By one estimate, 303 people died after air bags failed to deploy in Cobalts and Ions, General Motors cars that were recalled last month over faulty ignition switches.
Documents show that GM began reviewing the switches as early as 2001. If a federal investigation reveals a criminal cover-up, someone should go to prison.
GM has recalled 1.6 million vehicles to correct the design defect. That action seems too little, too late. The automaker said the malfunctioning switches led to 12 deaths and 31 crashes in which front air bags did not inflate. But the Center for Auto Safety, a credible private watchdog group, commissioned a review of federal crash data that concluded the number of deaths may exceed 300.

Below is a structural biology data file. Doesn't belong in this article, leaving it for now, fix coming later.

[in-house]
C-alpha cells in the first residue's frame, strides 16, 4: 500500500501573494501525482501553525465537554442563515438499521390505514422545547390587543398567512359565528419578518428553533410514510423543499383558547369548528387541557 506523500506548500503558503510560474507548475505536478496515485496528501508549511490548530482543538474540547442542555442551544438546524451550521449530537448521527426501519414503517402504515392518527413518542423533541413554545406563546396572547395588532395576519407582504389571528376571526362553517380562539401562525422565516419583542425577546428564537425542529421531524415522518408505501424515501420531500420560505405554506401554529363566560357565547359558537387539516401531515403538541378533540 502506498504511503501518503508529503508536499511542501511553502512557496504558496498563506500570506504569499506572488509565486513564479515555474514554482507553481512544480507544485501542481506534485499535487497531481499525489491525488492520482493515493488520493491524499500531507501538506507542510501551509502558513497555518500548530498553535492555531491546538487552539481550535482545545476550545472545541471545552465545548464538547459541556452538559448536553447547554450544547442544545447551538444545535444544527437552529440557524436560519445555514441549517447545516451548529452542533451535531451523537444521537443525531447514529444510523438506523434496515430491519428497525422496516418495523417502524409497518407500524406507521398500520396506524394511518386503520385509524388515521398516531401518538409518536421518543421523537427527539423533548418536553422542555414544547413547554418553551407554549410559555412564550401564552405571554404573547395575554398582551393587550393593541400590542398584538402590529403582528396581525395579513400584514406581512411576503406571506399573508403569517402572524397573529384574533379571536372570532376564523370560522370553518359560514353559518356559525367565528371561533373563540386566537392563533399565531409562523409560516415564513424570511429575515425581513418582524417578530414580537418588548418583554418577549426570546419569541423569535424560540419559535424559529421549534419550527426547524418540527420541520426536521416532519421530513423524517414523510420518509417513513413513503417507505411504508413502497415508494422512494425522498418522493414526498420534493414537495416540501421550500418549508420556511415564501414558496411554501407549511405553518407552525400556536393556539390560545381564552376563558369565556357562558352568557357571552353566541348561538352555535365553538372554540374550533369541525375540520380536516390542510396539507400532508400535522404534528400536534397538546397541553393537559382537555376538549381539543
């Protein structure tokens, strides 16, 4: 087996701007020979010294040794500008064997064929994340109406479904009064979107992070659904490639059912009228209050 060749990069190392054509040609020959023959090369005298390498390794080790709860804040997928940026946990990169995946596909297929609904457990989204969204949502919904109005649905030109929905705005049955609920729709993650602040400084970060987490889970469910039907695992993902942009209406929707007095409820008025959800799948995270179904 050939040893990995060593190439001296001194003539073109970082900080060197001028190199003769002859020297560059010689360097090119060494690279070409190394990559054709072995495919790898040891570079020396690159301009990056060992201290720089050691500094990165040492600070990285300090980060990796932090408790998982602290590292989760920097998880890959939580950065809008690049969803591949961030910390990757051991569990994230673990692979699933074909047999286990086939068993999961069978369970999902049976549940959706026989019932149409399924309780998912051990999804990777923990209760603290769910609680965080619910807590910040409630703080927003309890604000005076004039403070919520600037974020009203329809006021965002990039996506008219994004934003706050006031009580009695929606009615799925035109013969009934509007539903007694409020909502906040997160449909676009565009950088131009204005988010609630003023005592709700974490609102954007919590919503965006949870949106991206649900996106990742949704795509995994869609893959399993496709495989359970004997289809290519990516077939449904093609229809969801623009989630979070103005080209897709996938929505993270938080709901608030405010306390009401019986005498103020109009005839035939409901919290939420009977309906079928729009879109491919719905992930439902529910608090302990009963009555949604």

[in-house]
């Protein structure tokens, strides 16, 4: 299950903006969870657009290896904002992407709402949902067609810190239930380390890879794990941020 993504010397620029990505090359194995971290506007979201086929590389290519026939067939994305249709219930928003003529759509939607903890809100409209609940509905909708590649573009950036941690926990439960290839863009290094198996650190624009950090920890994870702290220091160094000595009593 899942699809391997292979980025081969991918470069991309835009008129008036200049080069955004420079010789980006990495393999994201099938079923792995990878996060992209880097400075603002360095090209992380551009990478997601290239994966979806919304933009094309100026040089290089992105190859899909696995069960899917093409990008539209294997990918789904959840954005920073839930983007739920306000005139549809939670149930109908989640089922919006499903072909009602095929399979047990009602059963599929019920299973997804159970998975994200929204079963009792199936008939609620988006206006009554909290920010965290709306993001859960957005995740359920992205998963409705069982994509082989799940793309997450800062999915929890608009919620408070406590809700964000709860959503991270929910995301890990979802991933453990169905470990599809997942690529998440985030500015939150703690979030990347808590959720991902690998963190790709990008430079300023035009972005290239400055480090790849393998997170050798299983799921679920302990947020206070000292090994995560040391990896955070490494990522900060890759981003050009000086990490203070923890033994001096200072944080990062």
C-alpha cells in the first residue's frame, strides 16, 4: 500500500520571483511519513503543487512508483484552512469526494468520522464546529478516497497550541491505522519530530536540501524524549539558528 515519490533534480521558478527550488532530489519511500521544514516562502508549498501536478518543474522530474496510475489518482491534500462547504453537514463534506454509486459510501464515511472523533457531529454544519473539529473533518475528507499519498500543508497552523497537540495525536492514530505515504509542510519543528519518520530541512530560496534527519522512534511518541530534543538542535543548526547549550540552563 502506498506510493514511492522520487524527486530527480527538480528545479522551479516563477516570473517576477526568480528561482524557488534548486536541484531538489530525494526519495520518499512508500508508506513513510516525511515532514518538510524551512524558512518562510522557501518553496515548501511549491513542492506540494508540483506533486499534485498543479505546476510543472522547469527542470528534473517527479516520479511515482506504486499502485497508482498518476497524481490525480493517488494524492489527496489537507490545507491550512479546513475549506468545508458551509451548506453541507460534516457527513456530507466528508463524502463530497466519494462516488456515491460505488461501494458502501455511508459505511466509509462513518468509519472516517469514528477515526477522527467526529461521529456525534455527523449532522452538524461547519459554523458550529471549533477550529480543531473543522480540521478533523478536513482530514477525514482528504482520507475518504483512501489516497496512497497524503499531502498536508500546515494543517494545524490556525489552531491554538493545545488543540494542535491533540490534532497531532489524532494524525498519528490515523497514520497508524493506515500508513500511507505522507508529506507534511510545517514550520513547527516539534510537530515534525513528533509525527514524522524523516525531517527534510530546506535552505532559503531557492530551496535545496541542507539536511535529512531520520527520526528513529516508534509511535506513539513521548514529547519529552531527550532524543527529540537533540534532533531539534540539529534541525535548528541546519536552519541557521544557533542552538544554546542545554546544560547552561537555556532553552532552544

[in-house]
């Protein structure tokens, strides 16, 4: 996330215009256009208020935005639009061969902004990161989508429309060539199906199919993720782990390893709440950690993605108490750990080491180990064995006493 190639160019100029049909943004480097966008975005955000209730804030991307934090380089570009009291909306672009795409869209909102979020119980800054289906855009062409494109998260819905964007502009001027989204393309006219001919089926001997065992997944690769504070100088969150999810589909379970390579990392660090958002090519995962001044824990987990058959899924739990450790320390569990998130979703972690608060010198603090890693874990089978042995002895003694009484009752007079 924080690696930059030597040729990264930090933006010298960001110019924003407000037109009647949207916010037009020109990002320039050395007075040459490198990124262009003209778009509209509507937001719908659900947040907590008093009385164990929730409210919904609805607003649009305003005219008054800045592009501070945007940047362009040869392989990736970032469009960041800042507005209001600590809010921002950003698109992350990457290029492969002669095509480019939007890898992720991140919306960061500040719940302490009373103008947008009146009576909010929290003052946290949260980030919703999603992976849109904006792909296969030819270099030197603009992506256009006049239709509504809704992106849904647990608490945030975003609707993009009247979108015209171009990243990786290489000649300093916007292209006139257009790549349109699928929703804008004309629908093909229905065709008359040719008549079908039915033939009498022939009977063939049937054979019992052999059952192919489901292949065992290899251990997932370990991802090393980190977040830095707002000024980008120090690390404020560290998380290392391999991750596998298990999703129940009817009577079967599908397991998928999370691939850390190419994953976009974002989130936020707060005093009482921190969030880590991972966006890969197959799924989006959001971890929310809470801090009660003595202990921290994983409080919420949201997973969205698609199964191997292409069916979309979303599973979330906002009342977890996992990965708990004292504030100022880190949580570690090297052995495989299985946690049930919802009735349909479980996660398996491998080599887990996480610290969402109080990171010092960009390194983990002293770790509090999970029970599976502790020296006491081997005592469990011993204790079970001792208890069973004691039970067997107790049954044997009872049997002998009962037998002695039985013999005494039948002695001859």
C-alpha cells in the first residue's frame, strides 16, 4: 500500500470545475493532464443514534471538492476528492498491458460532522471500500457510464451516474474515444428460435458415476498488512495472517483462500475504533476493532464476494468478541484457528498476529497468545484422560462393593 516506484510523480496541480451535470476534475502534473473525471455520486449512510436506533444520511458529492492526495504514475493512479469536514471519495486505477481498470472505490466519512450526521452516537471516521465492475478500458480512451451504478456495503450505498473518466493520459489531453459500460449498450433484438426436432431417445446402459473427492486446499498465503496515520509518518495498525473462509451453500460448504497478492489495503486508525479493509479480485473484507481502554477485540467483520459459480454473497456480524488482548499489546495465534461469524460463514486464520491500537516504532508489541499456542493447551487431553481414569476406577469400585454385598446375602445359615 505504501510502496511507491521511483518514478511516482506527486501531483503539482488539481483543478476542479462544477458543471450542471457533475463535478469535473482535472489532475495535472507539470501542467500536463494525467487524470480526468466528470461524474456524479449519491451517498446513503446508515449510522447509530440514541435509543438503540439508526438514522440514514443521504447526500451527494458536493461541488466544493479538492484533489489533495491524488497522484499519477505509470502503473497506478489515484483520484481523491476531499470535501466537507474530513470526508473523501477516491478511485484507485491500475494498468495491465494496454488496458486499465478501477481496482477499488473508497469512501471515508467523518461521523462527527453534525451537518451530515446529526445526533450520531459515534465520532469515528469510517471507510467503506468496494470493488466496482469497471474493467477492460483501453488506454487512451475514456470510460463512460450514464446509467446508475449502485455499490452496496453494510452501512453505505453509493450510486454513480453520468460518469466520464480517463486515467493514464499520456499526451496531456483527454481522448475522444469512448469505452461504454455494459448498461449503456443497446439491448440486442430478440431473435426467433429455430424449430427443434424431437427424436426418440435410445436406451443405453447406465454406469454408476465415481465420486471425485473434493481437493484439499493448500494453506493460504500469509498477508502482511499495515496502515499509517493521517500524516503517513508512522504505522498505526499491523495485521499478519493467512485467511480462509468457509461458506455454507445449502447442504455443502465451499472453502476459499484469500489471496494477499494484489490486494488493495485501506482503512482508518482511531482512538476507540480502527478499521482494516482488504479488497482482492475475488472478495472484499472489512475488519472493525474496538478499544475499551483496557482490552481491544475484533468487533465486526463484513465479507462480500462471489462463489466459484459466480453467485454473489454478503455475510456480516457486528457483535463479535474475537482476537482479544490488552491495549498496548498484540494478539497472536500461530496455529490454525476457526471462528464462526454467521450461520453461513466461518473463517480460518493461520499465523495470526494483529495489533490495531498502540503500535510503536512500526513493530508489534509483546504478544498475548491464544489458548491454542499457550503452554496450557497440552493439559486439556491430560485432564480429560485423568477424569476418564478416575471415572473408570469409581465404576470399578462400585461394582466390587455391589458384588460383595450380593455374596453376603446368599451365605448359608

The Justice Department has opened a criminal investigation of whether GM failed to comply with laws that require timely disclosure of vehicle defects. GM executives must reveal what they know and face the repercussions for their failure to correct a defect they were aware of for more than a decade. So far, they have only apologized and ordered an internal review.
All of the investigations must be swift and focused on finding the truth, not casting blame. If laws have been broken, however, those who are responsible must be punished criminally, outside the scope of any civil settlements.